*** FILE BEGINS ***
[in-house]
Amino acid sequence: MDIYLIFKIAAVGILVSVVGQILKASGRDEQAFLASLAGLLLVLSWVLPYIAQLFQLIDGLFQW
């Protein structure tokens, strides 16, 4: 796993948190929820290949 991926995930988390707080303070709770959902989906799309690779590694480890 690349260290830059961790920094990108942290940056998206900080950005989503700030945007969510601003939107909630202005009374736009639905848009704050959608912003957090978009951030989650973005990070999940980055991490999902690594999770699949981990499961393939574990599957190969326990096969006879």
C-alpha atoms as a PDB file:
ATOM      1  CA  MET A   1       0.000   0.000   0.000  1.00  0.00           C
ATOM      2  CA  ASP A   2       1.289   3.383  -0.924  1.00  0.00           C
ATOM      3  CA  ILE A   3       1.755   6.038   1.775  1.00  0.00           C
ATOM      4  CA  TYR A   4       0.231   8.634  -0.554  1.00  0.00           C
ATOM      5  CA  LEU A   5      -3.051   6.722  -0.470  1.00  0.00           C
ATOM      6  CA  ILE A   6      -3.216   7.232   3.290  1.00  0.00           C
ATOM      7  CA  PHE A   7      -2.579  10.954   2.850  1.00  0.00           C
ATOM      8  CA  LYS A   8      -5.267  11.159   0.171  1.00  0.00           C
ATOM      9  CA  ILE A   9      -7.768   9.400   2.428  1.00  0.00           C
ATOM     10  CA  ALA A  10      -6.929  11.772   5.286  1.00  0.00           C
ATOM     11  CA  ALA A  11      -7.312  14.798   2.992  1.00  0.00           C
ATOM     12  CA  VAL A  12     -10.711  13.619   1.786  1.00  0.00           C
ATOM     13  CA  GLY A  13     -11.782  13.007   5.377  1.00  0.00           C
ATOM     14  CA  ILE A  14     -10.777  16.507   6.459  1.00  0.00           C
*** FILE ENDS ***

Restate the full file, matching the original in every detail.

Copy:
[in-house]
Amino acid sequence: MDIYLIFKIAAVGILVSVVGQILKASGRDEQAFLASLAGLLLVLSWVLPYIAQLFQLIDGLFQW
């Protein structure tokens, strides 16, 4: 796993948190929820290949 991926995930988390707080303070709770959902989906799309690779590694480890 690349260290830059961790920094990108942290940056998206900080950005989503700030945007969510601003939107909630202005009374736009639905848009704050959608912003957090978009951030989650973005990070999940980055991490999902690594999770699949981990499961393939574990599957190969326990096969006879």
C-alpha atoms as a PDB file:
ATOM      1  CA  MET A   1       0.000   0.000   0.000  1.00  0.00           C
ATOM      2  CA  ASP A   2       1.289   3.383  -0.924  1.00  0.00           C
ATOM      3  CA  ILE A   3       1.755   6.038   1.775  1.00  0.00           C
ATOM      4  CA  TYR A   4       0.231   8.634  -0.554  1.00  0.00           C
ATOM      5  CA  LEU A   5      -3.051   6.722  -0.470  1.00  0.00           C
ATOM      6  CA  ILE A   6      -3.216   7.232   3.290  1.00  0.00           C
ATOM      7  CA  PHE A   7      -2.579  10.954   2.850  1.00  0.00           C
ATOM      8  CA  LYS A   8      -5.267  11.159   0.171  1.00  0.00           C
ATOM      9  CA  ILE A   9      -7.768   9.400   2.428  1.00  0.00           C
ATOM     10  CA  ALA A  10      -6.929  11.772   5.286  1.00  0.00           C
ATOM     11  CA  ALA A  11      -7.312  14.798   2.992  1.00  0.00           C
ATOM     12  CA  VAL A  12     -10.711  13.619   1.786  1.00  0.00           C
ATOM     13  CA  GLY A  13     -11.782  13.007   5.377  1.00  0.00           C
ATOM     14  CA  ILE A  14     -10.777  16.507   6.459  1.00  0.00           C